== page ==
On your marks, get set, Pop Star Face Smash!
It’s May, and Disney’s got their pop princess army out in full force. Selena Gomez and Demi Lovato both released videos in the past month to massive view spikes. Despite both starting out on the Disney Channel’s cadre of deplorably ridiculous sitcoms, their videos take a shockingly separate turn. While Gomez slams out of the gate with an overly sexualized roll in a field of flowers, Lovato stands planted in black leather— which is surprisingly less sexual than it sounds. So why is Lovato clearly destined for the longevity of fame and fortune? Gomez can’t write songs, and her director isn’t worth a damn either.
Selena Gomez has ditched her last “band,” The Scene, and now has a bonafide solo career. Her new single, “Come and Get It,” begins with a shockingly cool tribal drum beat, almost intriguing enough to trick a would-be comedian into thinking there’s no material here. But show bizz is rough and fame favors those resilient enough to listen beyond the five second mark. Whatever your tastes, “Come and Get It,” quickly gives away its pop fundamentals with a pseudo electronic backing and miserably repetitive refrain.
But hold on to your butts, because Lovato’s bringing a whole different act to the show. This princess of darkness takes her throne on the pop-punk circuit with her new song “Heart Attack.” But while fans who see the video will think Avril Lavigne, listeners will think Kelly Clarkson. While the listeners will be right, the video is far more interesting: juxtaposing light and dark, the director uses the combination to show an acidic transition from white to black. If anything here is shocking, it’s that Lovato surprises the artistic snob critic with a visually simplistic, yet profound artistic message. But what’s really great here is that Lovato isn’t telling her preteen audience to engage in regretless, aggressive sex… although, I don’t know if that’s entirely good either.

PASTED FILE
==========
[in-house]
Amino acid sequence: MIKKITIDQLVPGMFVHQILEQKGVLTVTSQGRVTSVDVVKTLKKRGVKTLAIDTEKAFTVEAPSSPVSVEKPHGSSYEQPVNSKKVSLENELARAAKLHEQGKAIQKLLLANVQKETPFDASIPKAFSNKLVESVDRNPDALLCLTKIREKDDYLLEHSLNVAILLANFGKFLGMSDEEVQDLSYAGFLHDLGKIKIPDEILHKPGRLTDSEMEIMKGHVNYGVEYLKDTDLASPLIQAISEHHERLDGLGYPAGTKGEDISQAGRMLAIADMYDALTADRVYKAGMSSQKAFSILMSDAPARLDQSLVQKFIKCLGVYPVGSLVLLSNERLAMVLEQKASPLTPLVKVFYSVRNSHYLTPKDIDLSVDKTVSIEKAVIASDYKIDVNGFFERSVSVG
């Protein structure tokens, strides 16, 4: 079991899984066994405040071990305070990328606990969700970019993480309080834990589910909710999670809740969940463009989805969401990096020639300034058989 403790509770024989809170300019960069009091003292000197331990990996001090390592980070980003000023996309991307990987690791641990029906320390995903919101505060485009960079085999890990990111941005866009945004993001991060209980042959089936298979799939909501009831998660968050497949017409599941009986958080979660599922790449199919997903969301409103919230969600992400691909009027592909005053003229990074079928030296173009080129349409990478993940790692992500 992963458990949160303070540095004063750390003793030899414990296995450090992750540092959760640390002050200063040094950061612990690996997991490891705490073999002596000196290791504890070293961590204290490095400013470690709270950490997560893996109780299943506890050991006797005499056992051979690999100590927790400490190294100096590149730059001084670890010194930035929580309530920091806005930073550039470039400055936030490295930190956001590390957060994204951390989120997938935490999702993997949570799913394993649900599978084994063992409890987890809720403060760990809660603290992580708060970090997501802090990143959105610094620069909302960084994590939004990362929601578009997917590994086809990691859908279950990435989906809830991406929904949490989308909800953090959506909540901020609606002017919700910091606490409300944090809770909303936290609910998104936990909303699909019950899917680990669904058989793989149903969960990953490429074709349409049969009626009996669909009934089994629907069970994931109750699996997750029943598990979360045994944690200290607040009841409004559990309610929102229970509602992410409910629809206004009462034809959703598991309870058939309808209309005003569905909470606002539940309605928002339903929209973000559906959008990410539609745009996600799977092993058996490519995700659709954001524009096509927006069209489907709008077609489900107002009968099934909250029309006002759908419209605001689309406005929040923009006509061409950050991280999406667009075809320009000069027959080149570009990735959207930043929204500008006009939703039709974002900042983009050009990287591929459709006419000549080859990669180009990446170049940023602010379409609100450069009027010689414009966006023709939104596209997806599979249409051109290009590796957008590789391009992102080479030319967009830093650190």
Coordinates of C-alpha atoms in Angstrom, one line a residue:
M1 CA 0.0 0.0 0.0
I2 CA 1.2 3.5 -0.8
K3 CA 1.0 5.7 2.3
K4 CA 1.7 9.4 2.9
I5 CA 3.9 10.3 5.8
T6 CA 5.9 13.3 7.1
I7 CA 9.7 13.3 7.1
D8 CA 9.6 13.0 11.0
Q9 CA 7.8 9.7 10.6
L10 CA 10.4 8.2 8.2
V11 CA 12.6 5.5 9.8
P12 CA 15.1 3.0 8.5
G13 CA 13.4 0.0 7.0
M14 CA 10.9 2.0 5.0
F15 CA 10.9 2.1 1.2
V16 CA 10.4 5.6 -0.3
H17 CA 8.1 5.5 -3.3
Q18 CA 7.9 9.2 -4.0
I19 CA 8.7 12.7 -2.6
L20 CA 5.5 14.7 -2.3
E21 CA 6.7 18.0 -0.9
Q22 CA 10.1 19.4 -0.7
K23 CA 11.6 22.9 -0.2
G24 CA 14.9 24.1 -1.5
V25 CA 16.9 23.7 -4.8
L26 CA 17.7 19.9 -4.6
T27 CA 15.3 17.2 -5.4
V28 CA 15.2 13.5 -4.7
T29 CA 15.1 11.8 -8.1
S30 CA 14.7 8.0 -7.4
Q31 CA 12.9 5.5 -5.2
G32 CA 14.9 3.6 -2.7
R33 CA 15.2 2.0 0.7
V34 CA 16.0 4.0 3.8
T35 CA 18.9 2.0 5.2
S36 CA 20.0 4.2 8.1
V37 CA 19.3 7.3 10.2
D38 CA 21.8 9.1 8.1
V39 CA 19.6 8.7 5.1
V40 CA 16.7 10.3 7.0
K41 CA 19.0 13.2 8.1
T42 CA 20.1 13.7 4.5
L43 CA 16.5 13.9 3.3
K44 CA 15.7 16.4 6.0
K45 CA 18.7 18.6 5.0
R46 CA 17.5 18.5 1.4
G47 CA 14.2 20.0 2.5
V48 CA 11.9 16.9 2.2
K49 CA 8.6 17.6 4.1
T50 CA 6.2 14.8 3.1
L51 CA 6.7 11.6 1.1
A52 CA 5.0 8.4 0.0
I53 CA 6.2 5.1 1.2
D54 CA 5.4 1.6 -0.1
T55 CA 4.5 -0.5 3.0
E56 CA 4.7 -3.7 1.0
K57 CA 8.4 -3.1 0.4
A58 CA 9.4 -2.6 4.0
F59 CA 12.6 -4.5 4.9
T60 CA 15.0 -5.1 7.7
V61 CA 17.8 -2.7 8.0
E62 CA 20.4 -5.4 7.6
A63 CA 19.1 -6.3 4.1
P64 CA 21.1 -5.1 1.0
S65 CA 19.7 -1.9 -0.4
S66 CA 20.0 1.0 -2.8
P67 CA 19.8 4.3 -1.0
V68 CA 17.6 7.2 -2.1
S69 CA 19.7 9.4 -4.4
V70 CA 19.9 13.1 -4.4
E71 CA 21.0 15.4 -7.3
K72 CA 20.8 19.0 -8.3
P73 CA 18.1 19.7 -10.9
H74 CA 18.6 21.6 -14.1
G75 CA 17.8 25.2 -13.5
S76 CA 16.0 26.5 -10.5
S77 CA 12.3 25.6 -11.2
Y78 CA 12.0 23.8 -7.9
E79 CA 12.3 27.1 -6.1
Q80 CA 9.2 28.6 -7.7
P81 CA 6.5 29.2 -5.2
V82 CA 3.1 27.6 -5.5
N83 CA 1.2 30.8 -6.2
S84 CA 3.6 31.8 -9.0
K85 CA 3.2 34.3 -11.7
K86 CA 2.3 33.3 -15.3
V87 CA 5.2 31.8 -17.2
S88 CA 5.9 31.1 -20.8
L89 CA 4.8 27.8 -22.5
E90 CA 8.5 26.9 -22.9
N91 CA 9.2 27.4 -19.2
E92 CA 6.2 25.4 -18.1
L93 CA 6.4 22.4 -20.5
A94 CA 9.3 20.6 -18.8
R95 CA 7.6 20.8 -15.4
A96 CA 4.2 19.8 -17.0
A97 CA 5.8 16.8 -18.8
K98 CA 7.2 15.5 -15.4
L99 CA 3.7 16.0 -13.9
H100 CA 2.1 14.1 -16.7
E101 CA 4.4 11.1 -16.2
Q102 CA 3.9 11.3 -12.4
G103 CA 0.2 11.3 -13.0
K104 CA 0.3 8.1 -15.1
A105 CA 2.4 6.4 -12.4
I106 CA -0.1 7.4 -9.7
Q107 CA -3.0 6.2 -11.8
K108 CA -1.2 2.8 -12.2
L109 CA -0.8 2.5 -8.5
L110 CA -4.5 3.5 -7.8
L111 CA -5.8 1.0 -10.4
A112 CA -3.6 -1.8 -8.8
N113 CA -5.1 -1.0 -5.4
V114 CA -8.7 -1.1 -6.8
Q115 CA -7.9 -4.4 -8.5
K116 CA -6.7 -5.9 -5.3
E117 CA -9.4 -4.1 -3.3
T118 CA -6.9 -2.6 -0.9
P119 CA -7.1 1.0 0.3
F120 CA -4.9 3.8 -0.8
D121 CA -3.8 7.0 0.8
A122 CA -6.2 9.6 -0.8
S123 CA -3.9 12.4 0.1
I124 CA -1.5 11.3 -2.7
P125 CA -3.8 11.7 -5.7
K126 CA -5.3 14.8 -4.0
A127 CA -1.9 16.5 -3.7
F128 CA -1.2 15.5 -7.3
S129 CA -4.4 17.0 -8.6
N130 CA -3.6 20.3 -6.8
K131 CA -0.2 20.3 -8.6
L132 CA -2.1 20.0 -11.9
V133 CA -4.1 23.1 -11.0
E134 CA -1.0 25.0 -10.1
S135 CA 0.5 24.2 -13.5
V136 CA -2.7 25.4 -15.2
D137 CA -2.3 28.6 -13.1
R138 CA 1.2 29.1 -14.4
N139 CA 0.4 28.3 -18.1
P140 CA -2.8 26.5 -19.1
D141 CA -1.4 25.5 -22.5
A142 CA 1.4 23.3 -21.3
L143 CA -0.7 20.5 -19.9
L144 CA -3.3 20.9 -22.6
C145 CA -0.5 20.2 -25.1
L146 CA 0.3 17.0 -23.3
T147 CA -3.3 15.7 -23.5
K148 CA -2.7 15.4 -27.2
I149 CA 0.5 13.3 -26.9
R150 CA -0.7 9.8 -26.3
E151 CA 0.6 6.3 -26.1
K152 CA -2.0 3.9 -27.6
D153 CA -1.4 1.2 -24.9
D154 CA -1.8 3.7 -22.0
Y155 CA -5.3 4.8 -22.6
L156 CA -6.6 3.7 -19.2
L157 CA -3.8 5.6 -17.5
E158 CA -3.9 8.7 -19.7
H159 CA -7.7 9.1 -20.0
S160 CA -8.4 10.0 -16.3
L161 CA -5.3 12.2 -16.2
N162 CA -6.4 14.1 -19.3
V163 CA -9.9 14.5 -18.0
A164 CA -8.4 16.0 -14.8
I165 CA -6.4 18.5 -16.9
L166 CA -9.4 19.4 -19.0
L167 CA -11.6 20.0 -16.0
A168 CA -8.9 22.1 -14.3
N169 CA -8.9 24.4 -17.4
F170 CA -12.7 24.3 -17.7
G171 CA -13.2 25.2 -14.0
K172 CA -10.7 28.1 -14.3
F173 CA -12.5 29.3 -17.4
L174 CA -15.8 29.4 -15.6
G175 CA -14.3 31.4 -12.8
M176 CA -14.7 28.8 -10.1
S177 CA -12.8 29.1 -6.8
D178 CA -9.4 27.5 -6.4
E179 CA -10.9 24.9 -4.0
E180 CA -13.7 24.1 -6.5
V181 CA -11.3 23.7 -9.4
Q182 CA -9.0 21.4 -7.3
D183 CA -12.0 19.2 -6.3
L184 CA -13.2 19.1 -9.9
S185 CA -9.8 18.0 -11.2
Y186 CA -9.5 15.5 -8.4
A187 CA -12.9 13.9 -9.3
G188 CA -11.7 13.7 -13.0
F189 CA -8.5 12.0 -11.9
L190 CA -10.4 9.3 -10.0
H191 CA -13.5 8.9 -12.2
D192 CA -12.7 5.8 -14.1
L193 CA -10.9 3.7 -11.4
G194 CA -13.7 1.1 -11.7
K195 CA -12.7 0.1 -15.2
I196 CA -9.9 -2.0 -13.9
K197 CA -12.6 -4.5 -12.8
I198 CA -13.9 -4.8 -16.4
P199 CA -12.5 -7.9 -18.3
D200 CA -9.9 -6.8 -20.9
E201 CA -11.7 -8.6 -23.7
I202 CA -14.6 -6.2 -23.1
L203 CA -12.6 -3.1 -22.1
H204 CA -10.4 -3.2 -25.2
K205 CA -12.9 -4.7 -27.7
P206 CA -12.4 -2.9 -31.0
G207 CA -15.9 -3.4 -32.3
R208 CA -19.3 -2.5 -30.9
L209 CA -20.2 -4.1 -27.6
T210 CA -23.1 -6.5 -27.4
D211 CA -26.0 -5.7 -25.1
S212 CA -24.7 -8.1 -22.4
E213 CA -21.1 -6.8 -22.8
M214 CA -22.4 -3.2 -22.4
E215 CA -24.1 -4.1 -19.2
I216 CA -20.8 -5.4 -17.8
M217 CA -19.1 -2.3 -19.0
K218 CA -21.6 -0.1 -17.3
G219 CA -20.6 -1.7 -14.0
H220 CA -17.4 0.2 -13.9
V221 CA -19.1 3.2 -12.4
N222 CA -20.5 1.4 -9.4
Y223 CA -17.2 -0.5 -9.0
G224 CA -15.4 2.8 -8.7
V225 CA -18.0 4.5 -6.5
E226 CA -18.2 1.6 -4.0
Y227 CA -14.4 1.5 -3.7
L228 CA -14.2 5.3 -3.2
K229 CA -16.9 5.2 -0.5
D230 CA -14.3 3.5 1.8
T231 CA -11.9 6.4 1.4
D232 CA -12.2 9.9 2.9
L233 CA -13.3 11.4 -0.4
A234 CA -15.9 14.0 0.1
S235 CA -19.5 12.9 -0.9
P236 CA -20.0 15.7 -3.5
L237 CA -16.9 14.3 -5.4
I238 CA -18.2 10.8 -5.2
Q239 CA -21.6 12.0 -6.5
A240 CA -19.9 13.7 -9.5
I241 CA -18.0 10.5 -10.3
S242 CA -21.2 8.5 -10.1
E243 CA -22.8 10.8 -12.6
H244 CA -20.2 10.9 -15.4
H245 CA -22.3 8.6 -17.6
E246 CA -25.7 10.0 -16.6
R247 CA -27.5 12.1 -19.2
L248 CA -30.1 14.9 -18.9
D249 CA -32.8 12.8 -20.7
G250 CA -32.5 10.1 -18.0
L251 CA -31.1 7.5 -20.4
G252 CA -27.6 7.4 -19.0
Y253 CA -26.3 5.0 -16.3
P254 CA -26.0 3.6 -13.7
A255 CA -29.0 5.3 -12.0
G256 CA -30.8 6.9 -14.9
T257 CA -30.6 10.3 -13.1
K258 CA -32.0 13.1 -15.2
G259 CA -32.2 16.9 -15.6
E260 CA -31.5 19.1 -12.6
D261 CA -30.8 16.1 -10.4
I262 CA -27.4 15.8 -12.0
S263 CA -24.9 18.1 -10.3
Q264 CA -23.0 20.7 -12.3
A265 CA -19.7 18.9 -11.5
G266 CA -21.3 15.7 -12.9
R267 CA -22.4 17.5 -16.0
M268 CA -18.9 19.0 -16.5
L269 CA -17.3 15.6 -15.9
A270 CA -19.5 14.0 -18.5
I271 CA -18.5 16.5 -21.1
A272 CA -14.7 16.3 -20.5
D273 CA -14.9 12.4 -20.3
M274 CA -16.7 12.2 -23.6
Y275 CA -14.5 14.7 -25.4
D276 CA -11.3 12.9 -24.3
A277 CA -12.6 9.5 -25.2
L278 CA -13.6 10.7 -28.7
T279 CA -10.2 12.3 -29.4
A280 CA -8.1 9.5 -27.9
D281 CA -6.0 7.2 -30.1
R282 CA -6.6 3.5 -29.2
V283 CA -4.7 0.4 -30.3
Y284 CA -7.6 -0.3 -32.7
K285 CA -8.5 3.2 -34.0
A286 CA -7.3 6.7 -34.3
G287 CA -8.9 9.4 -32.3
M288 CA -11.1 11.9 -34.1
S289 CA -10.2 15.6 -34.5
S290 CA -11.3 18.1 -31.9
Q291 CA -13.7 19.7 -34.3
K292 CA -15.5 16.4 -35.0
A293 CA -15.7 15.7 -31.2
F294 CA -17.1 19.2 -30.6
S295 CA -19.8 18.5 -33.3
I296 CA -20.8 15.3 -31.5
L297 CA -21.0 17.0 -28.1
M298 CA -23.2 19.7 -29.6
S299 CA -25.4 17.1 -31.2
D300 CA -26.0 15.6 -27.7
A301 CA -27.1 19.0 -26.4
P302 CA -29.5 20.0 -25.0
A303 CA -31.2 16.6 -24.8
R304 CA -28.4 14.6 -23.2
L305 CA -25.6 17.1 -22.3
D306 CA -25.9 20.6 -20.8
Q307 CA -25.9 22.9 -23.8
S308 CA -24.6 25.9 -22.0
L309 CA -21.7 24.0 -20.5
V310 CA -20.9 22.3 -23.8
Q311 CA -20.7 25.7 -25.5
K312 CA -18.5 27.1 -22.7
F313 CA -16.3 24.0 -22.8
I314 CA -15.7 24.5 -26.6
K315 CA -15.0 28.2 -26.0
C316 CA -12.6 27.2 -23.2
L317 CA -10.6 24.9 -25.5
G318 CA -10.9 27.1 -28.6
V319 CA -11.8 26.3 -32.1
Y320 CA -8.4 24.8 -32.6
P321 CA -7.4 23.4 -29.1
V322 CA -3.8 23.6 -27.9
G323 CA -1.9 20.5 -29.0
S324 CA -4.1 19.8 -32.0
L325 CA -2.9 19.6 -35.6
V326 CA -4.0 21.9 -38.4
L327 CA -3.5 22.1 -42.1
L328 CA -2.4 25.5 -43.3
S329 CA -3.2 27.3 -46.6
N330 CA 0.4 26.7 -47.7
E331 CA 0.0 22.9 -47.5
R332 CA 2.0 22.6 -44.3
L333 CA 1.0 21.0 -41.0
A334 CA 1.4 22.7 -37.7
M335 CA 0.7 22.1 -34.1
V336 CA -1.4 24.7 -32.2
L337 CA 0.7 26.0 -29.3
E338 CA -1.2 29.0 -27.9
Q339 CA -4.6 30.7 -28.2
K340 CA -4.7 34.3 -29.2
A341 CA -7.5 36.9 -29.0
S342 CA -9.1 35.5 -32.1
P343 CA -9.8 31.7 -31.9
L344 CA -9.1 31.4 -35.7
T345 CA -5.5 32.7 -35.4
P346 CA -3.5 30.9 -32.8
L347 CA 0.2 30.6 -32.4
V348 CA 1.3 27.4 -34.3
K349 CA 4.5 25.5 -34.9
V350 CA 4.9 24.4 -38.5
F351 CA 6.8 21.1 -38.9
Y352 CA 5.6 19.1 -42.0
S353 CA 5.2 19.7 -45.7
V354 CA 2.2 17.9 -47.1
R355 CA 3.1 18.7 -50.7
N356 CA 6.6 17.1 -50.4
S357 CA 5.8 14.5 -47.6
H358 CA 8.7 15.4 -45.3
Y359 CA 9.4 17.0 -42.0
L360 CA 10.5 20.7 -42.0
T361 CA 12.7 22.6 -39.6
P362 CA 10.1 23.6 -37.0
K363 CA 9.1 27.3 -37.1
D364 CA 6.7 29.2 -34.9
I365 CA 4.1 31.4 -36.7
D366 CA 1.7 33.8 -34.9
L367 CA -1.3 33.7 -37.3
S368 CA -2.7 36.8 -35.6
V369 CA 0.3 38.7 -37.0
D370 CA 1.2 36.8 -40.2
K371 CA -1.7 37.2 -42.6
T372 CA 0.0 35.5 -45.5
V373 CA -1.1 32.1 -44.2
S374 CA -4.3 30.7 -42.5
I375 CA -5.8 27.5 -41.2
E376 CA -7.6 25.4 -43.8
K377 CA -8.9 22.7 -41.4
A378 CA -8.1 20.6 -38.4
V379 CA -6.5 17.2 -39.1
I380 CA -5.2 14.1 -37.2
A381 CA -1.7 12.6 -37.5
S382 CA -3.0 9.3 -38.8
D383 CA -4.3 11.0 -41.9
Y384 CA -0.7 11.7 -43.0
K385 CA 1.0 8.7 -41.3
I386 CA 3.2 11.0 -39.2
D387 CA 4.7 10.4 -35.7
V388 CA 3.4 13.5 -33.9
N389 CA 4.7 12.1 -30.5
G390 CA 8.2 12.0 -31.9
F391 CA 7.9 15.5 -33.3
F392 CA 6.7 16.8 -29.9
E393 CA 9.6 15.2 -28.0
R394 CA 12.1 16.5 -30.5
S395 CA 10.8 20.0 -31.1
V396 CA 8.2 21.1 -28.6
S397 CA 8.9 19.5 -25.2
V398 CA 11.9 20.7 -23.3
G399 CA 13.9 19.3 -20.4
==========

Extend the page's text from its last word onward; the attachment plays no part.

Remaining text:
And a response from the Gomez camp? There’s really nothing here to come back with. “Come and Get It,” could be summed up with its title alone, and ought to be left at that for fear of wasting too much time watching pathetically untalented dancing through the same tired refrain. There’s really one take away from the “Come and Get It,” video: if you want to watch a 20 year old girl mindlessly hip thrust, you’d be better off to Google “Kate Upton,” over “Come and Get It,” or really any pornographic content will get you there to be honest.
Both “Heart Attack,” and “Come and Get It,” bring the same simplicity to the table. These are tunes aimed at young girls who have about as much care for music as Selena has for rolling in flowers—which may actually be a lot. Yet, should any poor teenager become suddenly self-aware, they’ll realize that “Come and Get It,” and its video, don’t have anything to offer, except maybe advice to be a little “looser.” The shocker of it all is that Lovato has a song act that A) doesn’t condone mindless sex, and B) has itself an artistically enjoyable video. What’s a pop star, again?
Face Smash Winner? Demi Lovato!
Written by Frank Cass